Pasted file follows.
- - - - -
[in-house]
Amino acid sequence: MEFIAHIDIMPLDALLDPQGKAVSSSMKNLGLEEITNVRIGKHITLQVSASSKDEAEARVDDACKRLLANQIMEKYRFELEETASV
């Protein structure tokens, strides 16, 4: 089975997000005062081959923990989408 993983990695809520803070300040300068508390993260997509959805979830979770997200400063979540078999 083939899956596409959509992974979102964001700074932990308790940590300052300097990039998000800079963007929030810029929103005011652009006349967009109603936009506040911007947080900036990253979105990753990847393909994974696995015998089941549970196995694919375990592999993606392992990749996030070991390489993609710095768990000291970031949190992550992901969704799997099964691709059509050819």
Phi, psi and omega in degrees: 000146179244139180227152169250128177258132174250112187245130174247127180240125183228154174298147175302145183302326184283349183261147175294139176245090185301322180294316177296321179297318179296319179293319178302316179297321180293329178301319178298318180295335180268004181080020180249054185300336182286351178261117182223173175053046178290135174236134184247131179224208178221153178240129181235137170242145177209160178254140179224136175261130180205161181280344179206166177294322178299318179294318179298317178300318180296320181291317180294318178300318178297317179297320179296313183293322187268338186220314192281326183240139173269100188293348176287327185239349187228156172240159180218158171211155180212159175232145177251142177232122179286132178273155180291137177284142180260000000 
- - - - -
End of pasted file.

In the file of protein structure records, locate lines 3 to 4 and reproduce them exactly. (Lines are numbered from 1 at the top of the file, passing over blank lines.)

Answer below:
């Protein structure tokens, strides 16, 4: 089975997000005062081959923990989408 993983990695809520803070300040300068508390993260997509959805979830979770997200400063979540078999 083939899956596409959509992974979102964001700074932990308790940590300052300097990039998000800079963007929030810029929103005011652009006349967009109603936009506040911007947080900036990253979105990753990847393909994974696995015998089941549970196995694919375990592999993606392992990749996030070991390489993609710095768990000291970031949190992550992901969704799997099964691709059509050819």
Phi, psi and omega in degrees: 000146179244139180227152169250128177258132174250112187245130174247127180240125183228154174298147175302145183302326184283349183261147175294139176245090185301322180294316177296321179297318179296319179293319178302316179297321180293329178301319178298318180295335180268004181080020180249054185300336182286351178261117182223173175053046178290135174236134184247131179224208178221153178240129181235137170242145177209160178254140179224136175261130180205161181280344179206166177294322178299318179294318179298317178300318180296320181291317180294318178300318178297317179297320179296313183293322187268338186220314192281326183240139173269100188293348176287327185239349187228156172240159180218158171211155180212159175232145177251142177232122179286132178273155180291137177284142180260000000 